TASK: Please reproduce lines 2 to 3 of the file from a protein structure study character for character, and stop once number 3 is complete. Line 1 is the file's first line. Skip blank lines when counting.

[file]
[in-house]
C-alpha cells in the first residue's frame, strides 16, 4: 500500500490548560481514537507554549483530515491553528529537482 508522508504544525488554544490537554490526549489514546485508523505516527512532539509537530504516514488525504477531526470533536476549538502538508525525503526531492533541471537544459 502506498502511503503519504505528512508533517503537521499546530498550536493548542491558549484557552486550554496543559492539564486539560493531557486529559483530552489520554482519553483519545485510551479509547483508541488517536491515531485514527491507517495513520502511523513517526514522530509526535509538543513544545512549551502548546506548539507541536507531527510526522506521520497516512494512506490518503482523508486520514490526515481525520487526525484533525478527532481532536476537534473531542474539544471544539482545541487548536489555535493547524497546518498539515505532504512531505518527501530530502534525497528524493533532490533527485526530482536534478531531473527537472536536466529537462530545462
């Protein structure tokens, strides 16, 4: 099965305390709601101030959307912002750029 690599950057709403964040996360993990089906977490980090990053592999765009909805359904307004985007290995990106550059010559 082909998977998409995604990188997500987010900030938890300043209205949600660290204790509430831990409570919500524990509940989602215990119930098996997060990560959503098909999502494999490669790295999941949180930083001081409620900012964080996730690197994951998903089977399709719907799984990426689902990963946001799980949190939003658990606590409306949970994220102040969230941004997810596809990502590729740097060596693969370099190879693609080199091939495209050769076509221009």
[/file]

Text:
C-alpha cells in the first residue's frame, strides 16, 4: 500500500490548560481514537507554549483530515491553528529537482 508522508504544525488554544490537554490526549489514546485508523505516527512532539509537530504516514488525504477531526470533536476549538502538508525525503526531492533541471537544459 502506498502511503503519504505528512508533517503537521499546530498550536493548542491558549484557552486550554496543559492539564486539560493531557486529559483530552489520554482519553483519545485510551479509547483508541488517536491515531485514527491507517495513520502511523513517526514522530509526535509538543513544545512549551502548546506548539507541536507531527510526522506521520497516512494512506490518503482523508486520514490526515481525520487526525484533525478527532481532536476537534473531542474539544471544539482545541487548536489555535493547524497546518498539515505532504512531505518527501530530502534525497528524493533532490533527485526530482536534478531531473527537472536536466529537462530545462
């Protein structure tokens, strides 16, 4: 099965305390709601101030959307912002750029 690599950057709403964040996360993990089906977490980090990053592999765009909805359904307004985007290995990106550059010559 082909998977998409995604990188997500987010900030938890300043209205949600660290204790509430831990409570919500524990509940989602215990119930098996997060990560959503098909999502494999490669790295999941949180930083001081409620900012964080996730690197994951998903089977399709719907799984990426689902990963946001799980949190939003658990606590409306949970994220102040969230941004997810596809990502590729740097060596693969370099190879693609080199091939495209050769076509221009």